Netflix pays off Comcast, discovers that speeds magically improve


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Netflix CEO Reed Hastings may complain about it publicly, but his company’s decision to pay Comcast for better access to the Internet service provider’s subscribers is paying off. The streaming video service says performance on Comcast’s network has improved dramatically since it started cutting checks.

Money talks, as it turns out. Also, water is wet.

netflix march 2014 isps Source: Netflix

Comcast finds itself higher up in Netflix’s monthly ISP rankings ever since the streaming media service paid for better access to Comcast’s network. (Click to enlarge.)

The announcement came as part of Netflix’s monthly report comparing data speeds among the top 20 ISPs—the first full month of data since Netflix and Comcast announced their interconnection deal in late February. In previous reports, Comcast ranked among the worst of the pack for delivering streaming video to Netflix subscribers. Users on Comcast’s network previously experienced speeds of around 1.5 to 1.7 mbps, with many complaining of lengthy load times, lower video quality, and not even being able to access content at all in some instances.

That’s changed, as money changed hands. Netflix says Comcast speeds shot up 65 percent from 1.51 mbps in January to an average of 2.5 mbps in March, good enough to get Comcast in the top 5 of all ISPs.

netflix isp comcast growth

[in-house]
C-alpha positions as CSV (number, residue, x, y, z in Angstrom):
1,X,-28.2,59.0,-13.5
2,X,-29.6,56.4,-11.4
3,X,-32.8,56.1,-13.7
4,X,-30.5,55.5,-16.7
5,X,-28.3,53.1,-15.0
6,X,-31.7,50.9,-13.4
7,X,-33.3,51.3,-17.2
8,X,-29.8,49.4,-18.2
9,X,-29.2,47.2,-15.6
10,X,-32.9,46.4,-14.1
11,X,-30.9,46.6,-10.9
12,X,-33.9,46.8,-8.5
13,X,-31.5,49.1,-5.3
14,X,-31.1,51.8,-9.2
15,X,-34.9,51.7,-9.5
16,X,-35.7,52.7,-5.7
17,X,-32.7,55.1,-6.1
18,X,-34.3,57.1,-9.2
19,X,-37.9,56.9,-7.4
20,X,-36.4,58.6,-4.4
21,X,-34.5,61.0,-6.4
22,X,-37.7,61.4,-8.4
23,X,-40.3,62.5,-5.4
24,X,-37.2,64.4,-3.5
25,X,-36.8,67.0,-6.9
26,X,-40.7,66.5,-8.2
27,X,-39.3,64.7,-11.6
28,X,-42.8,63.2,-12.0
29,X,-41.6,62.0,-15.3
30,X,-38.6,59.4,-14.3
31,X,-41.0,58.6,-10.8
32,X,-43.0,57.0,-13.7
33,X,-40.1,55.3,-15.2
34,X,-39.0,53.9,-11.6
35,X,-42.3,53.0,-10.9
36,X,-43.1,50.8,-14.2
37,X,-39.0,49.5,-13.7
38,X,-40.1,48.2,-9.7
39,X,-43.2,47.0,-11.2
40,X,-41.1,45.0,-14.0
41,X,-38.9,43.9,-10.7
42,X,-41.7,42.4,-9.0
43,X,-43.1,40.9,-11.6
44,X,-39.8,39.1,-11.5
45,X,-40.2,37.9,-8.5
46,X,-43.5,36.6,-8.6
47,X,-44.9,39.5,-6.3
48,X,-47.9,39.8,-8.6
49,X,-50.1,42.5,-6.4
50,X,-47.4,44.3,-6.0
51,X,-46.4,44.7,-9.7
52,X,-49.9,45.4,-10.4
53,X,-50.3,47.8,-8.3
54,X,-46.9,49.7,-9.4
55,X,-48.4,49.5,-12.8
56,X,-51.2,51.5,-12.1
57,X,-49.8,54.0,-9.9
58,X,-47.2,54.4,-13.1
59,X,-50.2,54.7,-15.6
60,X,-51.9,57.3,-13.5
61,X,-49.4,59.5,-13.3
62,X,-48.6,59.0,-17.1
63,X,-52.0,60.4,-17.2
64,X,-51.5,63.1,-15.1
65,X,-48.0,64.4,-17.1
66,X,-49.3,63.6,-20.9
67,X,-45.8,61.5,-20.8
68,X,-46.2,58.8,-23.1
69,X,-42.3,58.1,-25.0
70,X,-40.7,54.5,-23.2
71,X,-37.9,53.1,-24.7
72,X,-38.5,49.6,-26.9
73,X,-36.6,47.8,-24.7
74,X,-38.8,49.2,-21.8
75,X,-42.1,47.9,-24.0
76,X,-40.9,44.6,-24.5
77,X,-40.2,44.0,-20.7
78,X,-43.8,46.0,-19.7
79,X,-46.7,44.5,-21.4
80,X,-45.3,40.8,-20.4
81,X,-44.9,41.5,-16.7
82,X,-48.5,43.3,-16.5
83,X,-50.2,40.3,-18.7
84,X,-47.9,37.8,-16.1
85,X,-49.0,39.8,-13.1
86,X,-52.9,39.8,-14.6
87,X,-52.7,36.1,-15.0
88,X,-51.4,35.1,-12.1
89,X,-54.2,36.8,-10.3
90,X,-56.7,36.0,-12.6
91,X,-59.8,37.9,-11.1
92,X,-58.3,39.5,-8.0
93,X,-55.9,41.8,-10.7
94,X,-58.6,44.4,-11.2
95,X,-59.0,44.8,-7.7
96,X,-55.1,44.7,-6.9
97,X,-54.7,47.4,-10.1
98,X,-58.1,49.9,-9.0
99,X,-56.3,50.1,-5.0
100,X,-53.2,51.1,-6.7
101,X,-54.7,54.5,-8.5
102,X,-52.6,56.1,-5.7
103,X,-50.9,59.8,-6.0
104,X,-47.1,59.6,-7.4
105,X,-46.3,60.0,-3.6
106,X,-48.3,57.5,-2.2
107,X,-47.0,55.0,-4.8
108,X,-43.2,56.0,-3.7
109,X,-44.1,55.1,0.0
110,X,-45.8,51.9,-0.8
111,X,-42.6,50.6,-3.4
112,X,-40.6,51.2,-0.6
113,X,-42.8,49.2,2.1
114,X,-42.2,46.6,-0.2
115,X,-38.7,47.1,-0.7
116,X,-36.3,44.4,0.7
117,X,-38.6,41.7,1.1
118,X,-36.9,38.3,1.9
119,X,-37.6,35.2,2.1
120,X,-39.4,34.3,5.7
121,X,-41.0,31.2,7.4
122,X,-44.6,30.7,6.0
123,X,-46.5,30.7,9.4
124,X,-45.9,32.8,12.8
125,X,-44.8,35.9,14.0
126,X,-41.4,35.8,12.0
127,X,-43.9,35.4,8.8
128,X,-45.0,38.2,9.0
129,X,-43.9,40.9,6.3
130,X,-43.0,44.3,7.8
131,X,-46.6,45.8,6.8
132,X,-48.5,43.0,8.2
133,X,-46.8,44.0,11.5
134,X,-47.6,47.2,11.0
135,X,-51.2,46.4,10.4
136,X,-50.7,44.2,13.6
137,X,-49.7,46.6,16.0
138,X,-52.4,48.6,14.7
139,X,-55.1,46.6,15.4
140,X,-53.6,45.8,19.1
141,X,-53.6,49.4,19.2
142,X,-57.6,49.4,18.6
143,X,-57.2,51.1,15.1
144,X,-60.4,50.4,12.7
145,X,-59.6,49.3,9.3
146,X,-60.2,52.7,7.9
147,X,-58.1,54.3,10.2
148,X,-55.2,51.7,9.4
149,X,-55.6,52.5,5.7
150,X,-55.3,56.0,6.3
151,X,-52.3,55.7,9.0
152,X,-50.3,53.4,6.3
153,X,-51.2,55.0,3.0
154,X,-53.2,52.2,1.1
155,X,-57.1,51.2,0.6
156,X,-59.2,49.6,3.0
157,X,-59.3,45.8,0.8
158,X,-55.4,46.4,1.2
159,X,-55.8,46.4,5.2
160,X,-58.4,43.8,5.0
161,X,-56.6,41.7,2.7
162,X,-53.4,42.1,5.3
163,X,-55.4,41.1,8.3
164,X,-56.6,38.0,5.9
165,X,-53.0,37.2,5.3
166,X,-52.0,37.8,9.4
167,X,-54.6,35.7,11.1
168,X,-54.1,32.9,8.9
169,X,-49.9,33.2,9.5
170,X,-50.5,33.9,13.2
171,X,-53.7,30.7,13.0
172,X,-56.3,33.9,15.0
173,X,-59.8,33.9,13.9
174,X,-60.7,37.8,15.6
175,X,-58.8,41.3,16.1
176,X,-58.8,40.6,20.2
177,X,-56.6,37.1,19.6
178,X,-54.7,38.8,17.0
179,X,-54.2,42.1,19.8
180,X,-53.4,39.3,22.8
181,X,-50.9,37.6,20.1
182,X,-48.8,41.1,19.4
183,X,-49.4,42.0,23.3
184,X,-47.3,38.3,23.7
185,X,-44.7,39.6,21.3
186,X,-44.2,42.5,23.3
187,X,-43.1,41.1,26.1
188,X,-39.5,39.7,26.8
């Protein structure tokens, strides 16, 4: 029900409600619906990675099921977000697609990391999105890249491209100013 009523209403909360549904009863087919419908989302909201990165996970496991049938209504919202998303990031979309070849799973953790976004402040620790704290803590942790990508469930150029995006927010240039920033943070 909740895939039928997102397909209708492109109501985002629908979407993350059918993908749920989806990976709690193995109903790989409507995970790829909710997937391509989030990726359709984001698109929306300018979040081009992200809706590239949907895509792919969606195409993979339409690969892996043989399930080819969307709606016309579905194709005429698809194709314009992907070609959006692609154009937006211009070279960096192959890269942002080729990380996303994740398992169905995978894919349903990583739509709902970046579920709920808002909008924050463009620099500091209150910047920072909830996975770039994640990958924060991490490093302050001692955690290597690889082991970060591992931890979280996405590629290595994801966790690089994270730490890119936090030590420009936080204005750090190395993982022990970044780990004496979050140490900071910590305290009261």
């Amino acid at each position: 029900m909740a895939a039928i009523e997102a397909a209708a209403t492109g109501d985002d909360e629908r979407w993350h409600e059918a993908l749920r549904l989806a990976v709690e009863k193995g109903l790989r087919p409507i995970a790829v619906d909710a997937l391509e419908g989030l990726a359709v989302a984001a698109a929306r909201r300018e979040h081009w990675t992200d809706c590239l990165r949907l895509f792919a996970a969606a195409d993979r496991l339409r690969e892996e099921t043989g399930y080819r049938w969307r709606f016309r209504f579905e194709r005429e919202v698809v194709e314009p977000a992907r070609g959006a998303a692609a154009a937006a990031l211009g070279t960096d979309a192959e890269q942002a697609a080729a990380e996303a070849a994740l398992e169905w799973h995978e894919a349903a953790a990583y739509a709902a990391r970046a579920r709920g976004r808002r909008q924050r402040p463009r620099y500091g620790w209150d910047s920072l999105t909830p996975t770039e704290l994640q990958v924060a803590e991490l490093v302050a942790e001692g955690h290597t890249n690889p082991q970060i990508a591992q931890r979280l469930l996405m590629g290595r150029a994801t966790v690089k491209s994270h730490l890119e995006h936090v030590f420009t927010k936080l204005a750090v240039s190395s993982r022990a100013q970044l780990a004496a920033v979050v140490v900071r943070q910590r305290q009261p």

Here’s a closer look at how Comcast has fared in recent Netflix ISP rankings. (Click to enlarge.)

Netflix’s deal with Comcast could be the first of several interconnectivity agreements, where major ISPs charge Netflix and others a fee to recognize the infrastructure needed to support the heavy traffic demands of streaming services. But Netflix holds out hope that there’s a better way. The company used its latest monthly report as an opportunity to again promote its Open Connect content delivery network. Open Connect uses peer sharing and caching to offload some of the work to Netflix servers, so ISP servers don’t have to bear the full load.

This would save ISPs money in the long term, Netflix contends, while avoiding interconnectivity agreements. Open Connect partners in turn don’t pull a Comcast and ask Netflix for money, which keeps users like you and me paying less than $10 per month for a vast amount of content. If enough companies start asking Netflix, Hulu, Amazon and others for money, though, the cost of these services is likely to go up.

In time, perhaps, Comcast and the other holdouts will embrace the Open Connect platform and help keep costs of services in control. But, for now at least, it’s all about the Benjamins.

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